The cast of Dogora comprises many familiar faces from the pool of Toho regulars. Playing almost the same role he played in Ghidrah, The Three-Headed Monster, Yosuke Natsuki makes for a likable police detective named Komai, who first falls victim to trickster Mark Jackson, but eventually becomes an effective foil. In the course of his investigation, Komai meets an aging scientist and "young soldier"—a gag that is repeated a couple of times in the film—named Munakata, who is working to develop artificial diamonds, hence his interest in a diamond-eating space monster. Komai also takes a romantic interest in Munakata's lovely assistant Masayo, played by Yoko Fujiyama, who is, as anyone who has seen Atragon can testify, the prettiest girl anyone has ever seen outside of a dream. Masayo also happens to be the sister of satellite mission control director Kirino, played by Hiroshi Koizumi, though his part is so small as to be nearly negligible.
The diamond thieves are a fairly colorful lot, led by a Mr. Big-type villain played by Seizaburo Kawazu. Akiko Wakabayashi, familiar to western viewers from her appearances in You Only Live Twice and What's Up Tiger Lily? (not to mention King Kong vs. Godzilla and Ghidrah, The Three-Headed Monster), plays her rather treacherous character with cat-like charm. And eccentric as always, Eisei Amamoto (best known as Dr. Who from King Kong Escapes and the ghostly "prophet" in Godzilla - Mothra - King Ghidorah - Giant Monsters All-Out Attack), renders some comic relief as Eiji the Safecracker. While the movie provides little in the way of well-rounded characters, the cast moves with the vitality typical of Toho's early-to-mid 60s fantasy fare, and as such can't help but be entertaining.
Eiji Tsuburaya's special effects are less extensive in Dogora than in many of his prior and subsequent efforts, but the film does feature a number of highly impressive sequences. The opening outer space scenes come off fairly well, highlighted by an eerie Akira Ifukube score. Most impressive are the shots of Dogora sucking columns of coal and debris into the sky-particularly once it has developed into its gigantic jellyfish form. Swirling cyclones form above piles of coal outside the huge refineries and draw the black matter skyward, the effect being utterly convincing. Certain other effects, though, such as a truck leaving the road and being drawn into the air, are less successful.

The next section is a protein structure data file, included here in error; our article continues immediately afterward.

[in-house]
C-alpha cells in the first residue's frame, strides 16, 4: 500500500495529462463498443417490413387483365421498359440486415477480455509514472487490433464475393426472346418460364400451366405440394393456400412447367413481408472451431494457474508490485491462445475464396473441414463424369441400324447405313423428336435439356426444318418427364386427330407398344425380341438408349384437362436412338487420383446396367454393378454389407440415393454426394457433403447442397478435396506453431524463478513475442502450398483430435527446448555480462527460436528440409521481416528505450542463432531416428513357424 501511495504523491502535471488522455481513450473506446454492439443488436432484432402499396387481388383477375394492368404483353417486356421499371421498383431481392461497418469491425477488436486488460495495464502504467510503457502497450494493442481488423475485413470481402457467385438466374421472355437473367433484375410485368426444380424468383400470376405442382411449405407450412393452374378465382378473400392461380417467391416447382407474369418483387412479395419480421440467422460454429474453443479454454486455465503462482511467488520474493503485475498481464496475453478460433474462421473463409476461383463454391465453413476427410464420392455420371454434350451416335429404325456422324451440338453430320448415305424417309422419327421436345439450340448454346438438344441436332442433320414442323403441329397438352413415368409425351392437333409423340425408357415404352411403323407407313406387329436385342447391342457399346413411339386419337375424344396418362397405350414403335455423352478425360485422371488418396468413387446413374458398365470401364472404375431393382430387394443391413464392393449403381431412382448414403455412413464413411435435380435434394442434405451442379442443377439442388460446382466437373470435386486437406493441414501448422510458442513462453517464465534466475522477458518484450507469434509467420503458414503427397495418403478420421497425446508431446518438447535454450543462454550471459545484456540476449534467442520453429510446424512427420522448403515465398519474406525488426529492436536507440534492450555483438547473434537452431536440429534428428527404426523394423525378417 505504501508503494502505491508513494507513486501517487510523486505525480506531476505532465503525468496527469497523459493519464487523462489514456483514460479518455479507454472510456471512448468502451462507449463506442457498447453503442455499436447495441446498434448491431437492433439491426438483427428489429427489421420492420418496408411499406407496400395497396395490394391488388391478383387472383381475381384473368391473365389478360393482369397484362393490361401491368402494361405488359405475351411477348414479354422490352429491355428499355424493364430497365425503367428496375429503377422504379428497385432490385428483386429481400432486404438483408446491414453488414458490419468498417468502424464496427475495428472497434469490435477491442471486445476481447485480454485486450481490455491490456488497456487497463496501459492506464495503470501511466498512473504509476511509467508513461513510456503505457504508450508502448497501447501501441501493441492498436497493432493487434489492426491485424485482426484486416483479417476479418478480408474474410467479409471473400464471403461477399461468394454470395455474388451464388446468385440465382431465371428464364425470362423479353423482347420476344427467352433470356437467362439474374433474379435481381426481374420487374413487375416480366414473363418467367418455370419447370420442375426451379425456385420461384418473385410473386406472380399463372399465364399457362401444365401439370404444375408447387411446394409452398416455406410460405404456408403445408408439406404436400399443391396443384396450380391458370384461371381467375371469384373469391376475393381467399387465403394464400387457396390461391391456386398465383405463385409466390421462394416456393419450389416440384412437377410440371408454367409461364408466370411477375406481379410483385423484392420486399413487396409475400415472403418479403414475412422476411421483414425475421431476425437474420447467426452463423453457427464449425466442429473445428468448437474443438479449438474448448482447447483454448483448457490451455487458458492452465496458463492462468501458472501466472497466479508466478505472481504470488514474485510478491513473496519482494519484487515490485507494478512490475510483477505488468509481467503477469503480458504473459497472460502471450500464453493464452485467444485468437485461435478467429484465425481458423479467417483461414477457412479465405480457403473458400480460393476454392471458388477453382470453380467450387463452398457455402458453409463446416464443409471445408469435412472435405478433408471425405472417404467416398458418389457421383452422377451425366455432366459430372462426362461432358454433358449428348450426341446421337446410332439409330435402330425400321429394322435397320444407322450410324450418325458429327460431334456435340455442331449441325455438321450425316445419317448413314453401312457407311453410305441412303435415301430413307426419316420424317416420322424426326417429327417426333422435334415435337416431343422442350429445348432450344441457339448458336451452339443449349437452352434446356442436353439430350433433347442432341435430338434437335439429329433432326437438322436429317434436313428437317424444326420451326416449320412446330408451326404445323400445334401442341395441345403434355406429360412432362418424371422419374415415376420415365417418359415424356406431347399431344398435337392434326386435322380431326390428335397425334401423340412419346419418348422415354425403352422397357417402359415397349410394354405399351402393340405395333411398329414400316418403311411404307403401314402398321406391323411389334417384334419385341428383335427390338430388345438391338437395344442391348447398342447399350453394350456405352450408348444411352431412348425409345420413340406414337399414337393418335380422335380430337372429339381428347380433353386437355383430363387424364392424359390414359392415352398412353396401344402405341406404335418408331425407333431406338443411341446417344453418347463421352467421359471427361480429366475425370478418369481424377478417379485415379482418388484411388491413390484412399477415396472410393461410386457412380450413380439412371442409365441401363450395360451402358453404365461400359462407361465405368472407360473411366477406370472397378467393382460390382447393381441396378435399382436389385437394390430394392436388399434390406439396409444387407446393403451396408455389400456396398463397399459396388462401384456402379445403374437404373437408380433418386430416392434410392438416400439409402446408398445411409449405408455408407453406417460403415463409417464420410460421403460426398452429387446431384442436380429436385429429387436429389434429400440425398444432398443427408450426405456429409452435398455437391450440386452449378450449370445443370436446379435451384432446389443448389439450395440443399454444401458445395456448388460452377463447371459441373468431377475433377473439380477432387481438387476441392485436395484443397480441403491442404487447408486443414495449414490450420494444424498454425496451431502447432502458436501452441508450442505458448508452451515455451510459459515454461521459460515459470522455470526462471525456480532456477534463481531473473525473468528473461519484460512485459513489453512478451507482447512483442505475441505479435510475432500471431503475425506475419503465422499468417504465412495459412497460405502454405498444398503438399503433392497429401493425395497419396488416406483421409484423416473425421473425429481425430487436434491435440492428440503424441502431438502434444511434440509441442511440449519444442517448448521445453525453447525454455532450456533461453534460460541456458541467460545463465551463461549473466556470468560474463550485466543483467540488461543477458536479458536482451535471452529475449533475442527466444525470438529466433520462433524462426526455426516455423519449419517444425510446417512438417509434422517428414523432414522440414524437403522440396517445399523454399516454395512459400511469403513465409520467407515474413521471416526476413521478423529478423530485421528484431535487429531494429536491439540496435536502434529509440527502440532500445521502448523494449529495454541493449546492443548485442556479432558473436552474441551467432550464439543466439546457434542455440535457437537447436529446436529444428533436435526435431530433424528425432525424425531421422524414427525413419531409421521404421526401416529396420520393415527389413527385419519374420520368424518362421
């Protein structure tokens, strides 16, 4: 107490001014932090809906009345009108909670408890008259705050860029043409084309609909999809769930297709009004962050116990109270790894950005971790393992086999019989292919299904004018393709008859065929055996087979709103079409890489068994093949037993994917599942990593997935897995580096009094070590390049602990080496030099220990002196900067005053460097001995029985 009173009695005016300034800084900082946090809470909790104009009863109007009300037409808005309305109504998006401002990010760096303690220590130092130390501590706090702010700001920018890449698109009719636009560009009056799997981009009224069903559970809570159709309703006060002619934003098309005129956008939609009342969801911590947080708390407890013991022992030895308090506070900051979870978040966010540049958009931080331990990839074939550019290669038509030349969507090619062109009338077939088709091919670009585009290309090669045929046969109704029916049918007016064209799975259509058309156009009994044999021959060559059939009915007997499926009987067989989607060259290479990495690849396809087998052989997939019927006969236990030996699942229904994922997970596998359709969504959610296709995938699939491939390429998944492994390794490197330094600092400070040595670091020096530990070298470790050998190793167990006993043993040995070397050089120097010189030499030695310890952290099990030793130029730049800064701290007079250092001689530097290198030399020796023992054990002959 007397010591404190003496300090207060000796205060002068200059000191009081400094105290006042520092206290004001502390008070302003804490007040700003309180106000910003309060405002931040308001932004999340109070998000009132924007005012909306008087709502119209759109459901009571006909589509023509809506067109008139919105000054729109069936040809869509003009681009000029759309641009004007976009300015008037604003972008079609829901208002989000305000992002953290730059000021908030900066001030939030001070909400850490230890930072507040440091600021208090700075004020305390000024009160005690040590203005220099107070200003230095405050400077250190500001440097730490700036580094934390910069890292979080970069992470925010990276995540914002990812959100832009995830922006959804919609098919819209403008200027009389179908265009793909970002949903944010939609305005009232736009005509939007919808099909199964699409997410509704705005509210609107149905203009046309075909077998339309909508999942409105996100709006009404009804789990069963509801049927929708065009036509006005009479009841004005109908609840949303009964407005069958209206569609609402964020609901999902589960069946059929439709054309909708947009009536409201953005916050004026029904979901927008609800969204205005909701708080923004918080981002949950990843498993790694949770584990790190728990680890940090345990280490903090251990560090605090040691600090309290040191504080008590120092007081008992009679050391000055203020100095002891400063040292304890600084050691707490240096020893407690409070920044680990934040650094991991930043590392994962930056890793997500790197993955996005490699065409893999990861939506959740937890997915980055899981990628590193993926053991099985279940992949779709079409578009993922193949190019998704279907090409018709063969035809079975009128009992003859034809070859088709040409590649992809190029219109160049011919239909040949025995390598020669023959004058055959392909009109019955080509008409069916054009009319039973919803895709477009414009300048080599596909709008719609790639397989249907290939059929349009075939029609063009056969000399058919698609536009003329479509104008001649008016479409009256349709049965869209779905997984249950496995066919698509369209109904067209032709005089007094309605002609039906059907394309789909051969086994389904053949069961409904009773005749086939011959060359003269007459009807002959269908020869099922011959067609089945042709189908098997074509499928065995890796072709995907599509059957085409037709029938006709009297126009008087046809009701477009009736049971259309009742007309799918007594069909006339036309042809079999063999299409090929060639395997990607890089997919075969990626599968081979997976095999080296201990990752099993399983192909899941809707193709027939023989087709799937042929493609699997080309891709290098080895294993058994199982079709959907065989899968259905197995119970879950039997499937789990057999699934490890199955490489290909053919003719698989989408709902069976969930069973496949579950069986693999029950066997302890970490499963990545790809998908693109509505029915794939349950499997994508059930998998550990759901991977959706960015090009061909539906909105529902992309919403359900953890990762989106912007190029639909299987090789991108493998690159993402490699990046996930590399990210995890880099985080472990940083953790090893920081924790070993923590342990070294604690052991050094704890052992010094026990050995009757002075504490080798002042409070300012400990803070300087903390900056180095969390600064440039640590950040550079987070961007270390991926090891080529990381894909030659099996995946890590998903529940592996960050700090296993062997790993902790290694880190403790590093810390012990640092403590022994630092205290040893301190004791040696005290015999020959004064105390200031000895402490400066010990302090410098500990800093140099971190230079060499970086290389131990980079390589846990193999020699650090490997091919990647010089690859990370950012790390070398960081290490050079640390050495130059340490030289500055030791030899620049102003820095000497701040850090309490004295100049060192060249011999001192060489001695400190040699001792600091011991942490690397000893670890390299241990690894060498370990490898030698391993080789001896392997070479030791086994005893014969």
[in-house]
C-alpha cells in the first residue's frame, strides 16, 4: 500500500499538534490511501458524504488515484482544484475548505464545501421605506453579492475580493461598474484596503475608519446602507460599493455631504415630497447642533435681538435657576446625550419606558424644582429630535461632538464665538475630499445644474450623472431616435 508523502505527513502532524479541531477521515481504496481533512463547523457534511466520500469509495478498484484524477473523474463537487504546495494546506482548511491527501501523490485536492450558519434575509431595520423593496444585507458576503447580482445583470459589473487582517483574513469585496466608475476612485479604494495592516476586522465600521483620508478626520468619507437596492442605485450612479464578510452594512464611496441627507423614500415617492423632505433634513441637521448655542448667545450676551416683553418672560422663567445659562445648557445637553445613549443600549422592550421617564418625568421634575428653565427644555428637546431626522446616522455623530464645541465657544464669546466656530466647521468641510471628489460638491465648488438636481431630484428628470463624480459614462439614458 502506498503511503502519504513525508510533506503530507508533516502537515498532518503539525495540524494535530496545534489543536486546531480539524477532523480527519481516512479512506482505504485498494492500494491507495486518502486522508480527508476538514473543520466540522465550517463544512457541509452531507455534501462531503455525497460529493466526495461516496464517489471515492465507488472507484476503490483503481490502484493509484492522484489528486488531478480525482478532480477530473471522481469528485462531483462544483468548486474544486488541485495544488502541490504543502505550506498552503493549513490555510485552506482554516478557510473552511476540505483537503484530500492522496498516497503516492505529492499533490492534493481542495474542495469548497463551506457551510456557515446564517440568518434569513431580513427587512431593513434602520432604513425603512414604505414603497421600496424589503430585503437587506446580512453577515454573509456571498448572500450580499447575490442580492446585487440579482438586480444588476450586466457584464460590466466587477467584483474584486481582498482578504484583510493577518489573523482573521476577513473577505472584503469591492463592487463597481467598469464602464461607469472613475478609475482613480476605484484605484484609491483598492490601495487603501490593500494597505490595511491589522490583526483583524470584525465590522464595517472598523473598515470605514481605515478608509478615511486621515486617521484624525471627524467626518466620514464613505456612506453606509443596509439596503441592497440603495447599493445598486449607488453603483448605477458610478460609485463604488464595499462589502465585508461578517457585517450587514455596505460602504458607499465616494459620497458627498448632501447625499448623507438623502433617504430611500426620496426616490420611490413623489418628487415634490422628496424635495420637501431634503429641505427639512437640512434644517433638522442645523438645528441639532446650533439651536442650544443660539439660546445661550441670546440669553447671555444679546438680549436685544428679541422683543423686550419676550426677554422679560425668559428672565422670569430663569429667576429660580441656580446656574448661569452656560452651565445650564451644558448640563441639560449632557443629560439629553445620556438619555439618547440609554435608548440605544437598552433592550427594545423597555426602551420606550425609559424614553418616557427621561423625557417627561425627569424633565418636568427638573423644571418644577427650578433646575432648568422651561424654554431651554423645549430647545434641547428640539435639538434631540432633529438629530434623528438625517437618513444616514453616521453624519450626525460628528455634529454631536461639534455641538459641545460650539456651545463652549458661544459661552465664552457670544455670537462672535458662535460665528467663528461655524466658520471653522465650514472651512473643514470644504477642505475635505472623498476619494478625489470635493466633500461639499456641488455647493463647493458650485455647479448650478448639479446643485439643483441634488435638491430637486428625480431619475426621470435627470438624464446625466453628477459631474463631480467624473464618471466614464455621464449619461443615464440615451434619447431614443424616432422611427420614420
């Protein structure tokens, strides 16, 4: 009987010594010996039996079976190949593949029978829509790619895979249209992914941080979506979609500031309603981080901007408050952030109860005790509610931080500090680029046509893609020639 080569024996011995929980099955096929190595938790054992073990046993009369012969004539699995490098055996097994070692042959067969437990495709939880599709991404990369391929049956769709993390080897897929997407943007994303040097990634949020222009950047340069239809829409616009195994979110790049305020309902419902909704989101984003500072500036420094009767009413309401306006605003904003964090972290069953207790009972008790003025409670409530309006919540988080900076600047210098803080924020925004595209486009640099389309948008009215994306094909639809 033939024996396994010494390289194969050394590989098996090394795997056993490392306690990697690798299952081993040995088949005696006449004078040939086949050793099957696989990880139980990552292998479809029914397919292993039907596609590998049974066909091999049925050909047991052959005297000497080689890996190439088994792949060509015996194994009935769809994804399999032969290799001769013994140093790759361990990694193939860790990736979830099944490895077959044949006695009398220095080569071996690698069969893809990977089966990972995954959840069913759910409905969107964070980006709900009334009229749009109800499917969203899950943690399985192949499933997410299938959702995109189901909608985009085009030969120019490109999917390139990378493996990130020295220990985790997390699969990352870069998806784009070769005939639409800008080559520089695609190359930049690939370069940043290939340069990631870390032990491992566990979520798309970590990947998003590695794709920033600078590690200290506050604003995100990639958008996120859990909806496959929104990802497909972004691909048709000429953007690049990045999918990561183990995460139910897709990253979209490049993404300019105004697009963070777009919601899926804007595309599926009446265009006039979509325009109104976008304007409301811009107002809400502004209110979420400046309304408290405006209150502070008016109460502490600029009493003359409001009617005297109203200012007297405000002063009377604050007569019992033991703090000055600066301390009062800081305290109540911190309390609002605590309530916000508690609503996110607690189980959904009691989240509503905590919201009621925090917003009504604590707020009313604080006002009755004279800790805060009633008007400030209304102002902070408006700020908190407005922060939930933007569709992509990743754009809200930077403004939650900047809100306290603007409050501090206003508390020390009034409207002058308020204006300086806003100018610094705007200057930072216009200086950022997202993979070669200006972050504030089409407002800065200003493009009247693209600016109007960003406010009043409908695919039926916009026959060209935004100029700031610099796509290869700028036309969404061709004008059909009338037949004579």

Dogora's most dramatic appearance comes late in the film, in the sky above Kyushu. Suspended in the air just as if it were floating in water, the immense creature lowers its perfectly articulated tendrils from the clouds, and with the use of obvious but interesting cartoon animation, destroys a suspension bridge. The model bridge does not rate as one of Tsuburaya's best miniatures, but the scene is the only major interaction between Dogora and the earthly environment. Given the airborne monster's remarkably lifelike aspect, the scene stands out as one of the highlights of the film.
Because of its unique and often peculiar storyline and characters, it's easy for modern audiences to hurl stones at Dogora. However, that very peculiarity also serves to make the movie all the more endearing should one be inclined to give it an opportunity. Tokyo Shock has once again given us a chance to enjoy a Toho monster movie in its original glory, and I will hereby happily give it a (radioactively) glowing recommendation.